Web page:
Daw Aung San Suu Kyi urges legislation for ethnic equality
Volume 32, No. 637
July 30 - August 05, 2012
NLD leader Daw Aung San Suu Kyi addresses the Pyithu Hluttaw on July 25 in her first speech to parliament.
DAW Aung San Suu Kyi last week urged the Pyithu Hluttaw to amend and enact laws to safeguard the rights of ethnic minorities “with the Pinlon spirit”, a reference to the historic conference overseen by her father that helped ensure Myanmar’s independence.
The representative for Kawhmu, in her first address to parliament on July 25, said laws should be introduced based “on equality, mutual respect and trust”.
Twenty-seven representatives applied to discuss the proposal of Union Solidarity and Development Party member U T Hkun Myat, the representative for Kutkai, who proposed that laws should be enacted to protect the rights of ethnic people.
“Safeguarding the rights of ethnic people is about more than the preservation of their language and culture,” Daw Aung San Suu Kyi said.
“I urge discussion by all representatives to bring about a real democratic union based on equality, mutual respect and trust that is not different from and cannot be kept separate from the Pinlon spirit, and to amend and enact laws as necessary to safeguard the rights of the ethnic peoples. I hereby second the proposal of U T Hkun Myat,” she said.
Hluttaw representatives began debating the proposal on July 24, the 13th day of the fourth Pyithu Hluttaw session. Nine representatives, including four from the National League for Democracy – Daw Aung San Suu Kyi, U Ohn Kyaing of Mahaaungmyay, U Kyaw Thiha of Pyin Oo Lwin and U Min Thu of Ottarathiri – discussed it on July 25.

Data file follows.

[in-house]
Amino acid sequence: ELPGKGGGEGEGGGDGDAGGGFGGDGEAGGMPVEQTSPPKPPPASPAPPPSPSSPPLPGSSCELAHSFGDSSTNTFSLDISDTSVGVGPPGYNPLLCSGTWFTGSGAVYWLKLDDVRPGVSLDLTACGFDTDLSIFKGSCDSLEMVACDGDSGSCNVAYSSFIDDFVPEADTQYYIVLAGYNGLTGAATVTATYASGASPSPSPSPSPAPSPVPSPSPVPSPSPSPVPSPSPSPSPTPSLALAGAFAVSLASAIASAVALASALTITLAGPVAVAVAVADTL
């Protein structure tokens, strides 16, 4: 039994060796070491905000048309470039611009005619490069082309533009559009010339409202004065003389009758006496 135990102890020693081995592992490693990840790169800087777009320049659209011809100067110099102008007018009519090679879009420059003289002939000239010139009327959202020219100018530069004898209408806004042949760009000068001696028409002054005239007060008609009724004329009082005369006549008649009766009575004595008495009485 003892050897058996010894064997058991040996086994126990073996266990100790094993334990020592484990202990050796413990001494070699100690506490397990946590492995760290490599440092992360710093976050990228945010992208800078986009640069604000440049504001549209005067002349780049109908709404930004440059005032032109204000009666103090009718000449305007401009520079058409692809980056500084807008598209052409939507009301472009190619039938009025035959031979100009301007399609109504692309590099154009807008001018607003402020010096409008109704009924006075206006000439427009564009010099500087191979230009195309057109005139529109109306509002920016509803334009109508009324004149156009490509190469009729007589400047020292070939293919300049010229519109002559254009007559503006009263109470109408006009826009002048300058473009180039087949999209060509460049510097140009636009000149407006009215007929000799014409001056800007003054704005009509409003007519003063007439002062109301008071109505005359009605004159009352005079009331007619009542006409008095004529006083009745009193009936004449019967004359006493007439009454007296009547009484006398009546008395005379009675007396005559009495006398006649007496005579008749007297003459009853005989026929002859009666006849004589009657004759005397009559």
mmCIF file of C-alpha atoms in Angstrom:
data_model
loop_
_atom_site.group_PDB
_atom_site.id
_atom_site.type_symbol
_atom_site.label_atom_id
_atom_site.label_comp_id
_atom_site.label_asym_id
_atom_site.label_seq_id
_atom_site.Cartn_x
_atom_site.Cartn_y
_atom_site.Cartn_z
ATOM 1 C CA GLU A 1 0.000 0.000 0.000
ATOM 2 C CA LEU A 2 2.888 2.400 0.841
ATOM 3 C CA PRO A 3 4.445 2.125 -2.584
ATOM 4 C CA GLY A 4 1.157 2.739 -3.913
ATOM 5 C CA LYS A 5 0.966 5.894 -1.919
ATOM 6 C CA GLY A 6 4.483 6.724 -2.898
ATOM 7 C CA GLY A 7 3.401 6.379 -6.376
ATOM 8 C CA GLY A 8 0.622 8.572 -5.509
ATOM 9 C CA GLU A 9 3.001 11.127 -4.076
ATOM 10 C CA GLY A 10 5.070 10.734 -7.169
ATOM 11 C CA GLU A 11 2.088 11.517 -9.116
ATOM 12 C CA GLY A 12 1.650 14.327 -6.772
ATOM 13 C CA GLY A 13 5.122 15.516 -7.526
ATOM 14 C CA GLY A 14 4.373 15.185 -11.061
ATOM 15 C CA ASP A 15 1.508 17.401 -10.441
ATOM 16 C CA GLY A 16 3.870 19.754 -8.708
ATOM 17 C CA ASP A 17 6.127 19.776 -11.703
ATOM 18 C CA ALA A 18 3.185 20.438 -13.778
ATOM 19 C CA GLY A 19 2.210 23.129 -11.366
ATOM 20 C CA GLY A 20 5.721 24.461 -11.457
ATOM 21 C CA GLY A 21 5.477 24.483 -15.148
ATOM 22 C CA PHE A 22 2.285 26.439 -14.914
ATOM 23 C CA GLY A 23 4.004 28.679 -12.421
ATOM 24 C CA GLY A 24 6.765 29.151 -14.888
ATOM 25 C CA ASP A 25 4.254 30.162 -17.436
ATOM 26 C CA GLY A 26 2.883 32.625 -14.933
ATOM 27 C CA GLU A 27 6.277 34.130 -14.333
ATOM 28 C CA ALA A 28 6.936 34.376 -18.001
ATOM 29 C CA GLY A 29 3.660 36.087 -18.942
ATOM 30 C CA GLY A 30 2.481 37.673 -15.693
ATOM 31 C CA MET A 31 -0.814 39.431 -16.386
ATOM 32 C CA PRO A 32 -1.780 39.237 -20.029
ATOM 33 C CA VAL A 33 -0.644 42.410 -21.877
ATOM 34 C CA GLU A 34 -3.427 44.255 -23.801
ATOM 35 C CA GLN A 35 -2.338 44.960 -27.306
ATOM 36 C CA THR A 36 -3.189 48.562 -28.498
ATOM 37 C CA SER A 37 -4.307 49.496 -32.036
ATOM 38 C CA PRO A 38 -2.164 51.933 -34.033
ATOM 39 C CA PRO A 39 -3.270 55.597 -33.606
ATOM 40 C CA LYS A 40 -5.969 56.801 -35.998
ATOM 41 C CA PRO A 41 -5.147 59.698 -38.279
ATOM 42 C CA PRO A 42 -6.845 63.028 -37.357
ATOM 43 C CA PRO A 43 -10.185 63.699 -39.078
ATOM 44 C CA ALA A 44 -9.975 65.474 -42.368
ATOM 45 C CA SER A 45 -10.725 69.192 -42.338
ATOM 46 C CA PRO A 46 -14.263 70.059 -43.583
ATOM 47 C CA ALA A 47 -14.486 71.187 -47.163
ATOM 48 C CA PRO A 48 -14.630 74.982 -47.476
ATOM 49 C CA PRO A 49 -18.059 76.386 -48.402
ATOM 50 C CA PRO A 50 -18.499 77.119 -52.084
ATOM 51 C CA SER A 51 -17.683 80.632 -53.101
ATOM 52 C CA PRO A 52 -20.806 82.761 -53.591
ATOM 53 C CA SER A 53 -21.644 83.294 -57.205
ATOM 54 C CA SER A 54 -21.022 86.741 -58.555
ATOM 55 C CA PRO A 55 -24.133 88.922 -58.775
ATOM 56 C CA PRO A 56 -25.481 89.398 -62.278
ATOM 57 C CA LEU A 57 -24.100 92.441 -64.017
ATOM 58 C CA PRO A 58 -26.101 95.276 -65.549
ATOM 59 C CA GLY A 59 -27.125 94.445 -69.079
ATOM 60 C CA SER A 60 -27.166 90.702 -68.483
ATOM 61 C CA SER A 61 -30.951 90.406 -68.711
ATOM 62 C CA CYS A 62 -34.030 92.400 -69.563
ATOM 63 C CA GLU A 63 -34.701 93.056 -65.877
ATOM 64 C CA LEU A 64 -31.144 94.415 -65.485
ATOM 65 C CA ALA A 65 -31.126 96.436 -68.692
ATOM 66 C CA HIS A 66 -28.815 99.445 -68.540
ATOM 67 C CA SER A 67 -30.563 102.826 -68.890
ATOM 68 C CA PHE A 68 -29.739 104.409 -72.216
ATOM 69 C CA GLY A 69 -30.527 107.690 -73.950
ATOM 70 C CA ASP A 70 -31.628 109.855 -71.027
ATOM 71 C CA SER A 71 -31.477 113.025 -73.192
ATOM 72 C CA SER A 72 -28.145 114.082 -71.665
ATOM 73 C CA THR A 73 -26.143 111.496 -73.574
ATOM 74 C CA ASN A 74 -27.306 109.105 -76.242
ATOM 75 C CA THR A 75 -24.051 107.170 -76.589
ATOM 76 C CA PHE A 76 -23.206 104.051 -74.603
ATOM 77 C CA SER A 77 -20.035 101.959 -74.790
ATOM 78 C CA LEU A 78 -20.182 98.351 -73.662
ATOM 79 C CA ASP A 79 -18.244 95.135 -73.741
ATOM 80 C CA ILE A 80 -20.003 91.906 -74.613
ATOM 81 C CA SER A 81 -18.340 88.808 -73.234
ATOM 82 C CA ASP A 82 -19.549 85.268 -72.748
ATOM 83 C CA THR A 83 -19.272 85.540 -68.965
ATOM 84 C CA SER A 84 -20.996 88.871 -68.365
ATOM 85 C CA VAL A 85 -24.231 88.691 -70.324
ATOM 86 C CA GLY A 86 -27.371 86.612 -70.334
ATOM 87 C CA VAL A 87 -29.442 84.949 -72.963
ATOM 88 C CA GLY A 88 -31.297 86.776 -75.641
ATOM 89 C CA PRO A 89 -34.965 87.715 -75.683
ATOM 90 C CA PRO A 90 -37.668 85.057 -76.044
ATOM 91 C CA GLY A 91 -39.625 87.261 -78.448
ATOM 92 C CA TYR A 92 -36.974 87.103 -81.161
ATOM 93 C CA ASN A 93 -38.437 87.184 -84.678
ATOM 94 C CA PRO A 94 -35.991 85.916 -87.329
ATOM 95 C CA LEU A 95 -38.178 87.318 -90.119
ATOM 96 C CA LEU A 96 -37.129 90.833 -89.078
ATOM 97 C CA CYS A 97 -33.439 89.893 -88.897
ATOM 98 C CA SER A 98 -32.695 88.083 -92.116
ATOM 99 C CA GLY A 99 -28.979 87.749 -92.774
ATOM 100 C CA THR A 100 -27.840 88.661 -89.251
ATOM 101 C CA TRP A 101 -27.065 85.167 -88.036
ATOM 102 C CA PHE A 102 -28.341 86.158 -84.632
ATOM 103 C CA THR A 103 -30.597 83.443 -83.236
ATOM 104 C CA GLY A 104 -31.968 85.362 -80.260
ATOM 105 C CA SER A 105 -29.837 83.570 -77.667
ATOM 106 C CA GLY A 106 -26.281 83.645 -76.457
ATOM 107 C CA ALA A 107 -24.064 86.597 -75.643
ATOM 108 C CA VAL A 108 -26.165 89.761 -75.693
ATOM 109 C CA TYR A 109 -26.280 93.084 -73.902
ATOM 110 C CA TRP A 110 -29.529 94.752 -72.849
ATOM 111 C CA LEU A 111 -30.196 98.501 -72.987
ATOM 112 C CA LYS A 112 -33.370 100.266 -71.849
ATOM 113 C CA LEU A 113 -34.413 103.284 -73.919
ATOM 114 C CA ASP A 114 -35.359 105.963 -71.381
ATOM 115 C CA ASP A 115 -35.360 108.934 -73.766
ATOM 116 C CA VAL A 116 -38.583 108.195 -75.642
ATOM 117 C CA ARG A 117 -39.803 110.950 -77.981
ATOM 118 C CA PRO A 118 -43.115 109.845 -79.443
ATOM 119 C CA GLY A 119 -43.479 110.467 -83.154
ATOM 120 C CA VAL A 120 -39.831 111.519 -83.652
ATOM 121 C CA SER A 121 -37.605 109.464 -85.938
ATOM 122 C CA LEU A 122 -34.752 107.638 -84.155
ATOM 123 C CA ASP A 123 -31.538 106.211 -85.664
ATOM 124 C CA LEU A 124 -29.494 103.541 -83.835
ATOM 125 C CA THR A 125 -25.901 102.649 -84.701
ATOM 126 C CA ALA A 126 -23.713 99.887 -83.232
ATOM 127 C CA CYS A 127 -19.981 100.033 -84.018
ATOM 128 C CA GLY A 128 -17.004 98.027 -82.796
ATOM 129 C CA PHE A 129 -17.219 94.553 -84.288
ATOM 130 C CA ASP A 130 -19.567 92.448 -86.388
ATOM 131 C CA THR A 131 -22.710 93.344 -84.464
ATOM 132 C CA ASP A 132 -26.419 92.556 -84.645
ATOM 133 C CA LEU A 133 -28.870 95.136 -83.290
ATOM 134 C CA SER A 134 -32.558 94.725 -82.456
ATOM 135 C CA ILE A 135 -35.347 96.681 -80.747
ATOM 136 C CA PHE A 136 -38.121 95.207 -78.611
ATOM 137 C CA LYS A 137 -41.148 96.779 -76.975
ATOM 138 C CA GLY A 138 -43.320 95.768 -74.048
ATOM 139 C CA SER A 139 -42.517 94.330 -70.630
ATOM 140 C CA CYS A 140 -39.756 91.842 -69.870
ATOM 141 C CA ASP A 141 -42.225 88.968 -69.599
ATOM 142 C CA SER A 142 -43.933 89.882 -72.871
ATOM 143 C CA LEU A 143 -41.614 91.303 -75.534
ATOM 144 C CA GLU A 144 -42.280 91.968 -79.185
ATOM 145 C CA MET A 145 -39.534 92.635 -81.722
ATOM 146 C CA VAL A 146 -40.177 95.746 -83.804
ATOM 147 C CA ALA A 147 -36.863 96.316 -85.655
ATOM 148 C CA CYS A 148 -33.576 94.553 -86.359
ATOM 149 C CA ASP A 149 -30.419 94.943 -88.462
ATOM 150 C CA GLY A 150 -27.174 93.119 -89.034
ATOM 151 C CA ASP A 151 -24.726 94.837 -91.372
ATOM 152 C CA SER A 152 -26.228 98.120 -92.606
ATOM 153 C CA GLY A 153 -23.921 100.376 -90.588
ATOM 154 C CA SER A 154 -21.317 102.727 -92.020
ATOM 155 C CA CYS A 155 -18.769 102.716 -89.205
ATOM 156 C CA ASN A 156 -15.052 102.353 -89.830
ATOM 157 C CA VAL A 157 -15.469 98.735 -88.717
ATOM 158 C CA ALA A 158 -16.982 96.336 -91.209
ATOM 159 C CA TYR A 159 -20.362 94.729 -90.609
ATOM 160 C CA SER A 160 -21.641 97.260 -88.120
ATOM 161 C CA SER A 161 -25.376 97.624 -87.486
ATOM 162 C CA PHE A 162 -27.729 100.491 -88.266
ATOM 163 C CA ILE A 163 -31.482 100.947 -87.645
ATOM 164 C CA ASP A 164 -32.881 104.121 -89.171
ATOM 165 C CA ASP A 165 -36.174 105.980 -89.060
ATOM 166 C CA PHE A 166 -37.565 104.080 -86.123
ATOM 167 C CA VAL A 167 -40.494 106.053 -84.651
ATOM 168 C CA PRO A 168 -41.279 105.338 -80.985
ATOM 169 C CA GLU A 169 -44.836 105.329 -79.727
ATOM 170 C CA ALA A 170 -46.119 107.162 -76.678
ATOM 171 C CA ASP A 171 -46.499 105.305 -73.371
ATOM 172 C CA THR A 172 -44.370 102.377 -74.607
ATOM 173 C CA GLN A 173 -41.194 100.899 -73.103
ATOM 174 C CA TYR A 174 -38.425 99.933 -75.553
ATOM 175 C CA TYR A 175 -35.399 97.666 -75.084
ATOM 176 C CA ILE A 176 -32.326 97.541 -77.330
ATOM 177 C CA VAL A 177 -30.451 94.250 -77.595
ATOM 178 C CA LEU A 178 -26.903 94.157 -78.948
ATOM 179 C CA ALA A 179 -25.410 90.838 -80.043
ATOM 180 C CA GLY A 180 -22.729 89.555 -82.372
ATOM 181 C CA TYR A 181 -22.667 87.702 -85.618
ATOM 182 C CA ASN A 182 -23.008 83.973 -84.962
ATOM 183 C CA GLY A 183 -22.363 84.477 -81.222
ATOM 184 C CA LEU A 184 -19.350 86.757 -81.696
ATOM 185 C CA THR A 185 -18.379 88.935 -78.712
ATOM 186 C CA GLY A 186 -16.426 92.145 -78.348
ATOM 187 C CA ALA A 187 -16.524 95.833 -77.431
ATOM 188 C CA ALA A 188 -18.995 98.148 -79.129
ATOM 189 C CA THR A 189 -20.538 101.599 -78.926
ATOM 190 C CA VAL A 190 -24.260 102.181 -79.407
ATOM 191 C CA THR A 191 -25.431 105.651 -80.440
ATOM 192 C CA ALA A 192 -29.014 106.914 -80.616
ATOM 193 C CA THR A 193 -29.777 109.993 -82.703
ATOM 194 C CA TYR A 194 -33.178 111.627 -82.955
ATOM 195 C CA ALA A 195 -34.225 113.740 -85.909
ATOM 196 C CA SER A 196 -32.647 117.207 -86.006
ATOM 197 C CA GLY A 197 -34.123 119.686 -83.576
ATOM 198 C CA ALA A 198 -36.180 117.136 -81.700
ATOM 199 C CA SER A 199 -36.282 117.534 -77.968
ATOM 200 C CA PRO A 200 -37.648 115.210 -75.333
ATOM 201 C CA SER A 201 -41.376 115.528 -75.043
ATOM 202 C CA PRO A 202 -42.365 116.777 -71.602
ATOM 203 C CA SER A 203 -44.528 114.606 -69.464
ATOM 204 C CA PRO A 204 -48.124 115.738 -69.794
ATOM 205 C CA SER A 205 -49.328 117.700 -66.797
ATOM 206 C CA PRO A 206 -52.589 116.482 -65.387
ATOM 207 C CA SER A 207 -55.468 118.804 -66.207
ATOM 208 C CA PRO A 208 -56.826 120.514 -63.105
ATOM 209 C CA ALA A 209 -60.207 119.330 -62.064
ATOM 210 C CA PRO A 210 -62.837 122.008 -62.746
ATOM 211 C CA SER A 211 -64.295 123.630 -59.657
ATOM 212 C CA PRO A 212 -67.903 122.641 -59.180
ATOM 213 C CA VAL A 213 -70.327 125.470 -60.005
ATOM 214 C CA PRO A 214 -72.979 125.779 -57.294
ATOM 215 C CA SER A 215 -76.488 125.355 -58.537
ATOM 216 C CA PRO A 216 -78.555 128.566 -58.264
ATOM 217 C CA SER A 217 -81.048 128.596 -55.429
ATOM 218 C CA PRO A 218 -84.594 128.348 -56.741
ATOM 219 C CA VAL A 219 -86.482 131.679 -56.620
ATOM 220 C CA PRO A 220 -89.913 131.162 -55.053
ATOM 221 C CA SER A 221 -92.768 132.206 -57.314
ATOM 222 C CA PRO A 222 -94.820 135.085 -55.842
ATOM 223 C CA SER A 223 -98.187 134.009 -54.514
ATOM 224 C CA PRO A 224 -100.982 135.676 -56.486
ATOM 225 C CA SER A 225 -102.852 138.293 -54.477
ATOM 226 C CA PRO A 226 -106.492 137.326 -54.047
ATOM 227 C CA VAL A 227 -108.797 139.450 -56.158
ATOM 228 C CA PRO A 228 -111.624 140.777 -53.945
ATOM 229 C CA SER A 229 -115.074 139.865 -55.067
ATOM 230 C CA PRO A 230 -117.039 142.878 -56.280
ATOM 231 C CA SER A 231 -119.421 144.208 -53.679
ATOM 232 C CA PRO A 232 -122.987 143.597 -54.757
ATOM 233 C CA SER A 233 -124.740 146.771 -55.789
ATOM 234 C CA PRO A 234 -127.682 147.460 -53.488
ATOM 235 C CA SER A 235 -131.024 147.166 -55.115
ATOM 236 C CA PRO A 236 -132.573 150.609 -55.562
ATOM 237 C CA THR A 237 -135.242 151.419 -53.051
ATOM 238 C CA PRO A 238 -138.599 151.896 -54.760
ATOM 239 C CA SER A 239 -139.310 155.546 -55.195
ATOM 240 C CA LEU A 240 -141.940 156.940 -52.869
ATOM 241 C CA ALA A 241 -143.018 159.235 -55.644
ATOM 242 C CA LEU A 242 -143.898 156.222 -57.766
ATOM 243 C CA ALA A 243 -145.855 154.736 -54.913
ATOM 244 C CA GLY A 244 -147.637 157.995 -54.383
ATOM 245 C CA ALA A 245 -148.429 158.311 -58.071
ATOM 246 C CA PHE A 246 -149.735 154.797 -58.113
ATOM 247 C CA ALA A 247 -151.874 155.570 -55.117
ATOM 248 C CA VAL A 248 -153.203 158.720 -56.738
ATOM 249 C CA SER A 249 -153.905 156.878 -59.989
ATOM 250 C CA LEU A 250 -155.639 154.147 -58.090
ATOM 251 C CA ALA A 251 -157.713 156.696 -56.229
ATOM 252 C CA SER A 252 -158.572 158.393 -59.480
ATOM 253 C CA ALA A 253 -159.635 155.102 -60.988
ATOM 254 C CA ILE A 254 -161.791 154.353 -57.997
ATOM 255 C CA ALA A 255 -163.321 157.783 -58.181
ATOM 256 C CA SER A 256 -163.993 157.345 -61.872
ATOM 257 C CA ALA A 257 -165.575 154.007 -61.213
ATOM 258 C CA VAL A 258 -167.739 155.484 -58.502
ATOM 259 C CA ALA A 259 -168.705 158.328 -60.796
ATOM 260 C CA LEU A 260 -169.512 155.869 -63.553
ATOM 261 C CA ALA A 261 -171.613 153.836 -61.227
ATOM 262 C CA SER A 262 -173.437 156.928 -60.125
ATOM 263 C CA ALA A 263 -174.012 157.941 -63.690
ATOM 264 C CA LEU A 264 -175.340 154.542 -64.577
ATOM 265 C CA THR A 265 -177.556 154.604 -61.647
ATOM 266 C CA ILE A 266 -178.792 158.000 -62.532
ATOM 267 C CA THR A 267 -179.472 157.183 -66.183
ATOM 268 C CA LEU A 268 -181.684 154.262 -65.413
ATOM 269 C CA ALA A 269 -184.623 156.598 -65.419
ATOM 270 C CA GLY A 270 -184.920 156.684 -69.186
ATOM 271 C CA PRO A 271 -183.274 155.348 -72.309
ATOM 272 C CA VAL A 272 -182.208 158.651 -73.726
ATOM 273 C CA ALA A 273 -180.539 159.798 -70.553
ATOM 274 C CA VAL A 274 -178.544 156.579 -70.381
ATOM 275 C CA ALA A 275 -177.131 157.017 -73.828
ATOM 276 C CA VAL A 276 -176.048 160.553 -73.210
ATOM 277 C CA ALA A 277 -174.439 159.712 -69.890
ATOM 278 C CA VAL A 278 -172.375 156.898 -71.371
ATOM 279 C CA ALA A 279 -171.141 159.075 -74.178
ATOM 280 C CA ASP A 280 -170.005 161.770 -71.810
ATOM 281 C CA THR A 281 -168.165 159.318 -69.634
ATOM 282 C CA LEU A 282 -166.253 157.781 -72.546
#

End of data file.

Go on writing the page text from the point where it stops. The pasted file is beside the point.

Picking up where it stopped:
In her presentation, Daw Aung San Suu Kyi used figures from the Asian Development Bank to highlight the extent of poverty in areas dominated by ethnic minorities.
“In our country, the places stricken with the worst poverty are states. Chin State’s poverty rate, according to Asian Development Bank statistics, is 73.3 percent, eastern Shan State’s is 46.4pc, northern Shan State is 37.2pc, southern Shan State is 25.1pc and the average in Shan State is 39.1pc. Rakhine State’s poverty rate is 43.5pc,” she said.
“The poverty rate for Myanmar as a whole is 25.6pc so it is noticeable that it is higher in these states. Similarly, in Kachin State it is 28.6pc – higher than the average. In contrast, Mon, Kayah and Kayin states have lower rates … it is obvious that development of our states is not satisfactory.
“Additionally, the fire of internal conflict has failed to be extinguished,” she said, adding that conflict in Shan and Kachin states and the state of emergency in Rakhine State only served to increase poverty.
– Translated by Thit Lwin